So, readers (Mum!) I shall keep producing my artistic interpretations of the world according to Nicky (verbalising when required), encouraged by all of the lovely people who have bought my work over the years (blame them not me!). The only slight problem I have now though, is that after this week’s unexpected sales, I no longer have any work suitable for an upcoming exhibition in a few weeks time.  So, I must sign off and get on with some knitting as the weekend is fast escaping me and I still have thirty rows left on the substitute.  Have a healthy, happy and creative week.

Knitted painting, work in progress.

Turn up the Volume!

Apologies for being a bit remiss on the posting front recently.  This isn’t a reflection of a lack of productivity, in fact, quite the opposite.  I have been extremely busy making over the past month driven by commissions, a number of internal and external factors, and inspired by everything from the weather, exhibition visits, recent workshops, my usual doggy muses and exhibition deadlines.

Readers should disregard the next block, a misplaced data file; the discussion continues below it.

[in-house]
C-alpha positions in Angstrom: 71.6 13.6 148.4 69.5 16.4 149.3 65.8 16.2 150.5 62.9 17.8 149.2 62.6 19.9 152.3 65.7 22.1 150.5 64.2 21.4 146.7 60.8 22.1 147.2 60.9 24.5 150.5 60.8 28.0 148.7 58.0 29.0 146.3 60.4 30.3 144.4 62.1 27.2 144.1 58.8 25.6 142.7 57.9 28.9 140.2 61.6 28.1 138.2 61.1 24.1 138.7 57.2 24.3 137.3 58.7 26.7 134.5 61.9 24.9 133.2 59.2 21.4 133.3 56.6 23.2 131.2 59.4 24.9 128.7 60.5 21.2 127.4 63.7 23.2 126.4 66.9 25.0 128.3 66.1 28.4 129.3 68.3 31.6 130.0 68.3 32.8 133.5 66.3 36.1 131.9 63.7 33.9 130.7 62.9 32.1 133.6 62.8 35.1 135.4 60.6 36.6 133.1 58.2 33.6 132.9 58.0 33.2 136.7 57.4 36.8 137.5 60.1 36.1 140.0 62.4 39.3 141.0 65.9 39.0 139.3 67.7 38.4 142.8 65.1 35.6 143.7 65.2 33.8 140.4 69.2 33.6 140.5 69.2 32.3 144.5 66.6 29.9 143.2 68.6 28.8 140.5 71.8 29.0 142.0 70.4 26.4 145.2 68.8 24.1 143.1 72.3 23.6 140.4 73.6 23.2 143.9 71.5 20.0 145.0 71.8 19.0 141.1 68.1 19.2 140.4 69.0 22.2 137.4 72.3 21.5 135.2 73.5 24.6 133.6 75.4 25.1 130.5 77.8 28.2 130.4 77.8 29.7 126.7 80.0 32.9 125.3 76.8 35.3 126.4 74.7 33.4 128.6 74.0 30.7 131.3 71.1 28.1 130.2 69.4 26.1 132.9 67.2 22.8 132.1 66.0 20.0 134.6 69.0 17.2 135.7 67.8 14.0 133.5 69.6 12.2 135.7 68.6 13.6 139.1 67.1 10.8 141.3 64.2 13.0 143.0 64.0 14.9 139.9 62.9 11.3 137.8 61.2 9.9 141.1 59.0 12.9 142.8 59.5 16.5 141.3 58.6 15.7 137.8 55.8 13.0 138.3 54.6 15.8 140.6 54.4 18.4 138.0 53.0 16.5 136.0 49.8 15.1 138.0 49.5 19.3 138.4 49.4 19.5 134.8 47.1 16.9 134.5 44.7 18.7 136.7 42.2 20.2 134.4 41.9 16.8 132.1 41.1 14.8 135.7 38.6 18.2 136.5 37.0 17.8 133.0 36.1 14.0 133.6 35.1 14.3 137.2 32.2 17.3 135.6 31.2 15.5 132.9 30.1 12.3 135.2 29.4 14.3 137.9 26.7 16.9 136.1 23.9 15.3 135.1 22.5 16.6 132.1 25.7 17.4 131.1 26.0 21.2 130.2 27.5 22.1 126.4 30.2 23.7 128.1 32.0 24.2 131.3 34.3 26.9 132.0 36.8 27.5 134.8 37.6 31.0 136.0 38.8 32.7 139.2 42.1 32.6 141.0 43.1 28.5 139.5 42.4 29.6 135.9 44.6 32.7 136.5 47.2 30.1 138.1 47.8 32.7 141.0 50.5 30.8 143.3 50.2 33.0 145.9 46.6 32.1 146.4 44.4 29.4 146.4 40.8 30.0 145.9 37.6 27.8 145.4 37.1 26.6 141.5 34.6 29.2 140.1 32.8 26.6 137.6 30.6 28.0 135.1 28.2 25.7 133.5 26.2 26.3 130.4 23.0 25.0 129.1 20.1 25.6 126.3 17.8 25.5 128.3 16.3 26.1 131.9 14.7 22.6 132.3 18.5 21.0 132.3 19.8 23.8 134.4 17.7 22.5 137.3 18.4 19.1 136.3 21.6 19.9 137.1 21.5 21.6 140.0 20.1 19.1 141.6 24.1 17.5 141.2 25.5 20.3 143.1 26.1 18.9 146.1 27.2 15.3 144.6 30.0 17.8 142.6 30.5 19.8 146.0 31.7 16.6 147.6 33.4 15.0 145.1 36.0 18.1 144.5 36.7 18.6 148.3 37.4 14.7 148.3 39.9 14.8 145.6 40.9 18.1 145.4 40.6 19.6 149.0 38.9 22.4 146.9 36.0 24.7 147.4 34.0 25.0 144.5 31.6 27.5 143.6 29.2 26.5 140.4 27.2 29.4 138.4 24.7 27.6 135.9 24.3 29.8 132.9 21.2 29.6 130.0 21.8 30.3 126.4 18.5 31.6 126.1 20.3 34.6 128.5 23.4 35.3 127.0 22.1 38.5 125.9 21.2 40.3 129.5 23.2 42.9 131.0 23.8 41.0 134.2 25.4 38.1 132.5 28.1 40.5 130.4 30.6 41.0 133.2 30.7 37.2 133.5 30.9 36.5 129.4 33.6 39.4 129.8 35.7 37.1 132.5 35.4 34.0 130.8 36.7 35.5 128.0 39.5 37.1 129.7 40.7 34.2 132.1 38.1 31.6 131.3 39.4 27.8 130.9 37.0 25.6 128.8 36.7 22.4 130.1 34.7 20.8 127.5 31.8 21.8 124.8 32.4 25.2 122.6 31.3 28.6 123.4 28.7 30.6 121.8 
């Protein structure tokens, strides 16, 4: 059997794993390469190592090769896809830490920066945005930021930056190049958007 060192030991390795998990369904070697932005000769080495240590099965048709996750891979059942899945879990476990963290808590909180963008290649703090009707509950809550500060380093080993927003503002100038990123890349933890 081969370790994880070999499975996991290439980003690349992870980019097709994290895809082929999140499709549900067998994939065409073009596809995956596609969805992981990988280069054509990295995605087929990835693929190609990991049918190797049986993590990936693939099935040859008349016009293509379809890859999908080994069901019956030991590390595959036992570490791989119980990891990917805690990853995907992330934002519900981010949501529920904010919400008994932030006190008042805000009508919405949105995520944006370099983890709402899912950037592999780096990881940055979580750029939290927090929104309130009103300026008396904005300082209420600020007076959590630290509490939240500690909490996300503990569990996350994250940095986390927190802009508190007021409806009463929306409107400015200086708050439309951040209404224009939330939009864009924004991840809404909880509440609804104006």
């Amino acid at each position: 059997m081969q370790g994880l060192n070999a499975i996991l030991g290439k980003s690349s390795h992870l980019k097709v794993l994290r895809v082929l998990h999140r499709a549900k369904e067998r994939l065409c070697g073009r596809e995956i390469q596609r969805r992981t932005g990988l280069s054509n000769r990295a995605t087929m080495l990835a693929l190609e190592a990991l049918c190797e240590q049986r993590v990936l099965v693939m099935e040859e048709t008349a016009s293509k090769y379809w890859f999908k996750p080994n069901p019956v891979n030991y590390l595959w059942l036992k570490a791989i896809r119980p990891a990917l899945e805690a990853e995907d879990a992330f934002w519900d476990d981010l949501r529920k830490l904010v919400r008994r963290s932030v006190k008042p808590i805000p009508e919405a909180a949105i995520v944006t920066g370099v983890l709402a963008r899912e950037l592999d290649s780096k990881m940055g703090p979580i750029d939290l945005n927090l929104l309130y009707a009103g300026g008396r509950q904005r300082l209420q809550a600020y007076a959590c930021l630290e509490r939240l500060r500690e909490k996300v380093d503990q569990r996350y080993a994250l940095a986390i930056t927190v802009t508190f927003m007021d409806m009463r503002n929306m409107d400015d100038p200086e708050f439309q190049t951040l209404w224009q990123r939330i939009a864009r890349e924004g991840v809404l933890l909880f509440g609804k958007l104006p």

“Jess the Doodle” recent commissioned knitted doggy head

Perhaps it is the volume that has created the problem in searching for an interesting sharing experience with you. A bit like driving into a supermarket car park and finding too many spaces to choose from? Anyway, rather than just post pictures of “stuff what I have done” which probably only interests my Mum (sorry Mum, I’ll post one of those soon too!) I thought I’d share two inspirational experiences that have really added to my productive drive.

The first was a video from Ira Glass, the host of “This American Life” radio show which a friend had posted on her facebook feed. In the clip Ira talks about how creative people are trying to be good at what they do but due to their inherent sense of good taste (as per their creative nature) they are continually being disappointed by their output.  At this point it could be easy to quit as one invests so much time and energy knowing that the work being produced just isn’t up to one’s own high standards.  He urges us instead to keep going and in fact create a huge volume of work with the aim of closing the gap between our ambitions and our output.  Thanks Ira, that was just the excuse I needed to drive on!

The other source of huge inspiration I wanted to share with you today is this book.  I picked it up at the Tate book shop a little while back and nearly missed my train stop on the way home as I just couldn’t put it down.